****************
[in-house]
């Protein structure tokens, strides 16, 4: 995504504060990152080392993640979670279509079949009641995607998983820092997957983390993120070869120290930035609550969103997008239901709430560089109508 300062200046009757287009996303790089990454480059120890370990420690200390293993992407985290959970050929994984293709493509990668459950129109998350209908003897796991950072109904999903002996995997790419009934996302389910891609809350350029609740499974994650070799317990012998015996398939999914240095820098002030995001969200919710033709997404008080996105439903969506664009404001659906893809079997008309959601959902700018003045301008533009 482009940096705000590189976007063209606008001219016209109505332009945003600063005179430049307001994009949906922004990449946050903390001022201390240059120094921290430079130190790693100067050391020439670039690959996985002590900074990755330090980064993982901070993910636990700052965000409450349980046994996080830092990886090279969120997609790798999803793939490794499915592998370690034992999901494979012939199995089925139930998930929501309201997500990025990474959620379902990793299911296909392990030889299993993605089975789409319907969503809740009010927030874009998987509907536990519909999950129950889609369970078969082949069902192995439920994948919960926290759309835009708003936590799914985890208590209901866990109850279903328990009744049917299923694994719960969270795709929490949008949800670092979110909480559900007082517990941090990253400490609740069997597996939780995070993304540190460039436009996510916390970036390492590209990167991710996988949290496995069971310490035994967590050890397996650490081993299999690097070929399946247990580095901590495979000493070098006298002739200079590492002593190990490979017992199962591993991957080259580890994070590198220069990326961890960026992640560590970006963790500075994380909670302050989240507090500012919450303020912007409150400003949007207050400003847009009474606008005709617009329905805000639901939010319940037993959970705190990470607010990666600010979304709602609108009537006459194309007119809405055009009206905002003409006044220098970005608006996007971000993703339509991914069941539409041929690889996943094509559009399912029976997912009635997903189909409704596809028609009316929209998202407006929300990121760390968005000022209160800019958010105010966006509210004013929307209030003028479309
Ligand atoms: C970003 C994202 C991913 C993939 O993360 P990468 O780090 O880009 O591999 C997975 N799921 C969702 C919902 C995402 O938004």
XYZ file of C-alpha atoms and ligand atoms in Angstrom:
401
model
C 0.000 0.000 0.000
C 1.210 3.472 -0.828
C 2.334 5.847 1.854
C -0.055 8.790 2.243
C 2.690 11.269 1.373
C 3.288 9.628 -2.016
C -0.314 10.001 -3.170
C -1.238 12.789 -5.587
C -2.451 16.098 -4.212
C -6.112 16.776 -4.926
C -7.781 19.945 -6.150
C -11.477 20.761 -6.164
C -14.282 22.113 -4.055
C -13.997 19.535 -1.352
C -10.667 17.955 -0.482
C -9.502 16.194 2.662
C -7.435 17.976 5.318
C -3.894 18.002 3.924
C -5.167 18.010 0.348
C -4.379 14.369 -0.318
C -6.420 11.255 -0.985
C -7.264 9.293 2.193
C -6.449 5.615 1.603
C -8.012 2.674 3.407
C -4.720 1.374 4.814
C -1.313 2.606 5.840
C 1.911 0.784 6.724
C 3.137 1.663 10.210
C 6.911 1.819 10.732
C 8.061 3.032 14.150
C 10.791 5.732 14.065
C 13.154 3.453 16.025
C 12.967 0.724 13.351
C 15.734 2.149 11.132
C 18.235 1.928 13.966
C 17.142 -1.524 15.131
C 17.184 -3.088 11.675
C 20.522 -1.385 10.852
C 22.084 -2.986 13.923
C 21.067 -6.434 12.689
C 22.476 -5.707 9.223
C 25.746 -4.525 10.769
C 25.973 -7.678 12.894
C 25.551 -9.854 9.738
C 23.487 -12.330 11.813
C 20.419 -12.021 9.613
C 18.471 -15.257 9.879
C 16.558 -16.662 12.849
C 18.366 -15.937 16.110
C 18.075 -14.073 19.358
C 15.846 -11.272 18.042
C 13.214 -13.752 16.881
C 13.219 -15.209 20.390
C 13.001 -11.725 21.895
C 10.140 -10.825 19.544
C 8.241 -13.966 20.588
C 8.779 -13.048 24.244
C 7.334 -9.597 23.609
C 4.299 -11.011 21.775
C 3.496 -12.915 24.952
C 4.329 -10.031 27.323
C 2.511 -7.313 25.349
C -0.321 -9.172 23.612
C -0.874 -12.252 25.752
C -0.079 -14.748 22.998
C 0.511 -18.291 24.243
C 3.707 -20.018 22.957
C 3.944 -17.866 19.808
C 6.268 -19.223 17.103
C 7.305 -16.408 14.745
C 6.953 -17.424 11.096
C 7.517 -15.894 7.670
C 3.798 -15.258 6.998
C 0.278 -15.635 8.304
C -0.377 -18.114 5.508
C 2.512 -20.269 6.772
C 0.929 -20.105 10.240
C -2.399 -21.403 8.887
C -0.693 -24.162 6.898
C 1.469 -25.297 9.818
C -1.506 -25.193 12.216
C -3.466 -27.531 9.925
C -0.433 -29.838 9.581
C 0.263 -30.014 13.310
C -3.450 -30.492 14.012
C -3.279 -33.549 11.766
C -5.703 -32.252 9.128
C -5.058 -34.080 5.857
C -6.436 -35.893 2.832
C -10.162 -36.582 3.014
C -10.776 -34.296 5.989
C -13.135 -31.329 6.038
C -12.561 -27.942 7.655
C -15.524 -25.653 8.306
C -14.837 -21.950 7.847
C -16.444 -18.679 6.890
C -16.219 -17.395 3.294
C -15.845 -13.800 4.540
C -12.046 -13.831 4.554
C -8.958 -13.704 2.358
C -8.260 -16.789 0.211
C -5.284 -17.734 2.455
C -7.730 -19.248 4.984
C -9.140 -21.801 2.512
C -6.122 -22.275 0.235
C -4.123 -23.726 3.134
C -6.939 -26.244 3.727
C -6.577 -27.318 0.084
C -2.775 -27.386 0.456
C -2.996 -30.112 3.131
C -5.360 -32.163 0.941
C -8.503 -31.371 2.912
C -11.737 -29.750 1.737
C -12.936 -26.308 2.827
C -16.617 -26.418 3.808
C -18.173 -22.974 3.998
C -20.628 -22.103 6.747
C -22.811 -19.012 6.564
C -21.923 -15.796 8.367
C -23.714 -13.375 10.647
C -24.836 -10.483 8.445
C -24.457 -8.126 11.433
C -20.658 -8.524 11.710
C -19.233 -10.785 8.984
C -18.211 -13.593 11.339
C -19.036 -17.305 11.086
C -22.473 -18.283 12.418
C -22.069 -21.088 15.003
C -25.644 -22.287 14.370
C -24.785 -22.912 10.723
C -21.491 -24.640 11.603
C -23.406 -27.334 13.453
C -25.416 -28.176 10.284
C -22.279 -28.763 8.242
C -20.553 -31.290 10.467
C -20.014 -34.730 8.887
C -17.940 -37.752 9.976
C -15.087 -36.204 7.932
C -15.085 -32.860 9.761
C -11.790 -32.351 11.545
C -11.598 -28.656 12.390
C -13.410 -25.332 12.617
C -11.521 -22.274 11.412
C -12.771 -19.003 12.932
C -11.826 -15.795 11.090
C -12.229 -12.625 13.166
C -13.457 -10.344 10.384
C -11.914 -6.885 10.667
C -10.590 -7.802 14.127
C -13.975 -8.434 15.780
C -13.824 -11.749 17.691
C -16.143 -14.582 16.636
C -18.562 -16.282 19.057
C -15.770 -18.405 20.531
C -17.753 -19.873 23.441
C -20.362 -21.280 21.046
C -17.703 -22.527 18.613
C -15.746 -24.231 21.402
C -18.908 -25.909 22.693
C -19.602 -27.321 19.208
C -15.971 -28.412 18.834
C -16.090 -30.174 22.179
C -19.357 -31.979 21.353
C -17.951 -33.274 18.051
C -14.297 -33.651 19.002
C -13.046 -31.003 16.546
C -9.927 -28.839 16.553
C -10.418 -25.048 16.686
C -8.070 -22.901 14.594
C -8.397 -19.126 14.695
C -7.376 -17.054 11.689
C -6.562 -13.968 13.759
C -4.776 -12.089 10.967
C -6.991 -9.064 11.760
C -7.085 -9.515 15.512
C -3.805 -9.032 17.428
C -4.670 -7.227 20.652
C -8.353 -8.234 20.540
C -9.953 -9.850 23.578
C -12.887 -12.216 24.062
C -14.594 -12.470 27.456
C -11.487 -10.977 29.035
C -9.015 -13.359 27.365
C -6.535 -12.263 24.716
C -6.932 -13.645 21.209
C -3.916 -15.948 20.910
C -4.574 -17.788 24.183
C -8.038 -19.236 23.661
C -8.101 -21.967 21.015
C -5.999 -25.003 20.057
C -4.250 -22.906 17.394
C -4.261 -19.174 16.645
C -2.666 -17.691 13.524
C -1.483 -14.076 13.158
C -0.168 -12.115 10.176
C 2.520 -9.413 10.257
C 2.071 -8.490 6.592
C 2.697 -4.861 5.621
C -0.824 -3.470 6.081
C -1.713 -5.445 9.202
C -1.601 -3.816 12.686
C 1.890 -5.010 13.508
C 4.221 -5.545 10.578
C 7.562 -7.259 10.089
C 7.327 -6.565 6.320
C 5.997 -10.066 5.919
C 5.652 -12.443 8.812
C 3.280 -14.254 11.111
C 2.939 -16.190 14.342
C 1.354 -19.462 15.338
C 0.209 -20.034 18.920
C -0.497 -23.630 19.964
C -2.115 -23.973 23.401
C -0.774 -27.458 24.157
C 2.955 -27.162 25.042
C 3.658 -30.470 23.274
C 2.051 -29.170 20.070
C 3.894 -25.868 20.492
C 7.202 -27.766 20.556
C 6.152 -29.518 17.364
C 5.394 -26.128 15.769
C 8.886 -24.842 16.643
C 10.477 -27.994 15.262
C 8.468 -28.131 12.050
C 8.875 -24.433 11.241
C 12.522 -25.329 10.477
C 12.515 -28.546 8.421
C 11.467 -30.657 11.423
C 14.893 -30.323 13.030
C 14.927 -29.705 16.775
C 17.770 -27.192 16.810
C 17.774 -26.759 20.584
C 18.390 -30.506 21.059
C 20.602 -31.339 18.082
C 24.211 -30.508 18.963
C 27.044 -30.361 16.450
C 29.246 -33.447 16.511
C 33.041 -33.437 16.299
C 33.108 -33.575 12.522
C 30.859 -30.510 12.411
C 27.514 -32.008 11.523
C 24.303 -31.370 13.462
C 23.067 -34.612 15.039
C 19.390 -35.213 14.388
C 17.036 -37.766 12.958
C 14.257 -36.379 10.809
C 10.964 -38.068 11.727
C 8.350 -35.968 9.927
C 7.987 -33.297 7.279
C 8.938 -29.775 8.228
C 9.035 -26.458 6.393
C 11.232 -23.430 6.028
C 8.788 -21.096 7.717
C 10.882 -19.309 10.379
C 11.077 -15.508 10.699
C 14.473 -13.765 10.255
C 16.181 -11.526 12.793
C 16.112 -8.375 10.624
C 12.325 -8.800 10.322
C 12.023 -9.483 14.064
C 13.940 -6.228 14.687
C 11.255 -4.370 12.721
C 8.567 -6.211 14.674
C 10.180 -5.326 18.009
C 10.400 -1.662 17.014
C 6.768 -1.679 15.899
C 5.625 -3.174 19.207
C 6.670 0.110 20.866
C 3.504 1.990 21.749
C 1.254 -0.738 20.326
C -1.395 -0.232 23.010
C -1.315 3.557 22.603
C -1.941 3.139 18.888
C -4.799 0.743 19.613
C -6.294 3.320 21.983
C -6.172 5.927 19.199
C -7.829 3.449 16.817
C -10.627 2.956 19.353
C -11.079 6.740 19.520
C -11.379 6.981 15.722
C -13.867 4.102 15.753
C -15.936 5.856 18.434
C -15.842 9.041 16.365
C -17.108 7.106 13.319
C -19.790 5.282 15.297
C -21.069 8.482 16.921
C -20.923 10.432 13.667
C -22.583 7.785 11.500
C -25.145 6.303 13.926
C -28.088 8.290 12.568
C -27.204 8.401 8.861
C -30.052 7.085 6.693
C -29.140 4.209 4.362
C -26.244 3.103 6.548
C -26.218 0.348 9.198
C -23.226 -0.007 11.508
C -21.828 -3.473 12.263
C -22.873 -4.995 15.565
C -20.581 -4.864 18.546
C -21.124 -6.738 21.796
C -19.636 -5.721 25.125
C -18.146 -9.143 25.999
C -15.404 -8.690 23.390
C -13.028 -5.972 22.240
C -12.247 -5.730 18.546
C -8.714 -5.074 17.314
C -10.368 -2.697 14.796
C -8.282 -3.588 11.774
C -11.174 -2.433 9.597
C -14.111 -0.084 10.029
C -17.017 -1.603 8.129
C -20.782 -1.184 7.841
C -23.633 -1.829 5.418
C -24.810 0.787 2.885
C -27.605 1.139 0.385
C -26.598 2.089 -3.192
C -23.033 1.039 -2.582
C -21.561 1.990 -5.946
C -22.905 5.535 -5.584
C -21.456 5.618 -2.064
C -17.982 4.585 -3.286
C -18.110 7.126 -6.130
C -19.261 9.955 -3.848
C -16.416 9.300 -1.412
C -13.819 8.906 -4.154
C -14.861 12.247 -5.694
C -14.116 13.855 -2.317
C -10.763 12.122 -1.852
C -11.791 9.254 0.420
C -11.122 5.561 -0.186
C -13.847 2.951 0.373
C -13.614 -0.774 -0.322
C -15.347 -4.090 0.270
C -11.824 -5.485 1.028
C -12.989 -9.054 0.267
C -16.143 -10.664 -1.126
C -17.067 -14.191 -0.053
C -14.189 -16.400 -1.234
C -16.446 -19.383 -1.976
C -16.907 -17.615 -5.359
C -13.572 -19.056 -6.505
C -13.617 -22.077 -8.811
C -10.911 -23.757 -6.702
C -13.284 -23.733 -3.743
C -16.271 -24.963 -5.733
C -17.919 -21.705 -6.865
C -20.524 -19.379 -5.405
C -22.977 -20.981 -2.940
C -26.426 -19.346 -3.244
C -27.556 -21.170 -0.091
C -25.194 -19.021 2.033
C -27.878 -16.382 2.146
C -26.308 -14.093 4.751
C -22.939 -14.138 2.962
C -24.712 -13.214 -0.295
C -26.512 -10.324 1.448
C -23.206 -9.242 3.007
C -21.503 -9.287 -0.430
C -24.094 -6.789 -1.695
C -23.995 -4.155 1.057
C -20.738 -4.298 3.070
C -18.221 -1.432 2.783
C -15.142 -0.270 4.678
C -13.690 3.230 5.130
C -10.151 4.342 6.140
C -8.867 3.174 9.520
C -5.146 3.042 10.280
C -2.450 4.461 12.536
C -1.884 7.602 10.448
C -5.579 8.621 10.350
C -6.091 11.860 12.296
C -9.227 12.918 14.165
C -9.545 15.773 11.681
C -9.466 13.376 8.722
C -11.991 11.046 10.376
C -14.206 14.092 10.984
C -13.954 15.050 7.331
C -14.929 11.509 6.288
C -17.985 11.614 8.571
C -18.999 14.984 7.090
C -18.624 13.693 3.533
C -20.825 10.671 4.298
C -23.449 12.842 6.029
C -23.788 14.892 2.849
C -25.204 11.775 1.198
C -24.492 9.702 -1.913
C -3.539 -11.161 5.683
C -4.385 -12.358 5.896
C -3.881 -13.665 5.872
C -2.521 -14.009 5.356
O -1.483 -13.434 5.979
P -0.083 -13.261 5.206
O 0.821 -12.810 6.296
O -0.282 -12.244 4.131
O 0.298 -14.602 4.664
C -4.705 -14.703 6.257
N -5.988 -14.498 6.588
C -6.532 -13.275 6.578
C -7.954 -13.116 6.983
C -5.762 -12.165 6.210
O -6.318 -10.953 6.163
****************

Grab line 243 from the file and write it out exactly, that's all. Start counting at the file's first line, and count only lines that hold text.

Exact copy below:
C 29.246 -33.447 16.511